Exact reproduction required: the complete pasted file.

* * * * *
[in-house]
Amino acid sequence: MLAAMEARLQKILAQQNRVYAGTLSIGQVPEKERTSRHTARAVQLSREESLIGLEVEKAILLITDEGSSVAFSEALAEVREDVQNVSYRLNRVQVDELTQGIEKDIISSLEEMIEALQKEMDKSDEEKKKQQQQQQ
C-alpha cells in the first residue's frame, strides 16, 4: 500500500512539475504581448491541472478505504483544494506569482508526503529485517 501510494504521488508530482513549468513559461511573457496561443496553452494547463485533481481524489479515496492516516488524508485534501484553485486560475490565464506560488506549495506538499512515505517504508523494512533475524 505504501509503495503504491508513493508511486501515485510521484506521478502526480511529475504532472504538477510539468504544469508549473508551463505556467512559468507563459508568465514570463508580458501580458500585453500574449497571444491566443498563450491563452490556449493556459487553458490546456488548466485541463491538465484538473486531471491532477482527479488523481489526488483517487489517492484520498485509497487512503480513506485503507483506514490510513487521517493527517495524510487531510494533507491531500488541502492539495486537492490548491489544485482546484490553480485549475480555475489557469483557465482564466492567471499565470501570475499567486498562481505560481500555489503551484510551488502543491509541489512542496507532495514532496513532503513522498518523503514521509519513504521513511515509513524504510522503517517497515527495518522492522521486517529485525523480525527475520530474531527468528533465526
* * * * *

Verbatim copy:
[in-house]
Amino acid sequence: MLAAMEARLQKILAQQNRVYAGTLSIGQVPEKERTSRHTARAVQLSREESLIGLEVEKAILLITDEGSSVAFSEALAEVREDVQNVSYRLNRVQVDELTQGIEKDIISSLEEMIEALQKEMDKSDEEKKKQQQQQQ
C-alpha cells in the first residue's frame, strides 16, 4: 500500500512539475504581448491541472478505504483544494506569482508526503529485517 501510494504521488508530482513549468513559461511573457496561443496553452494547463485533481481524489479515496492516516488524508485534501484553485486560475490565464506560488506549495506538499512515505517504508523494512533475524 505504501509503495503504491508513493508511486501515485510521484506521478502526480511529475504532472504538477510539468504544469508549473508551463505556467512559468507563459508568465514570463508580458501580458500585453500574449497571444491566443498563450491563452490556449493556459487553458490546456488548466485541463491538465484538473486531471491532477482527479488523481489526488483517487489517492484520498485509497487512503480513506485503507483506514490510513487521517493527517495524510487531510494533507491531500488541502492539495486537492490548491489544485482546484490553480485549475480555475489557469483557465482564466492567471499565470501570475499567486498562481505560481500555489503551484510551488502543491509541489512542496507532495514532496513532503513522498518523503514521509519513504521513511515509513524504510522503517517497515527495518522492522521486517529485525523480525527475520530474531527468528533465526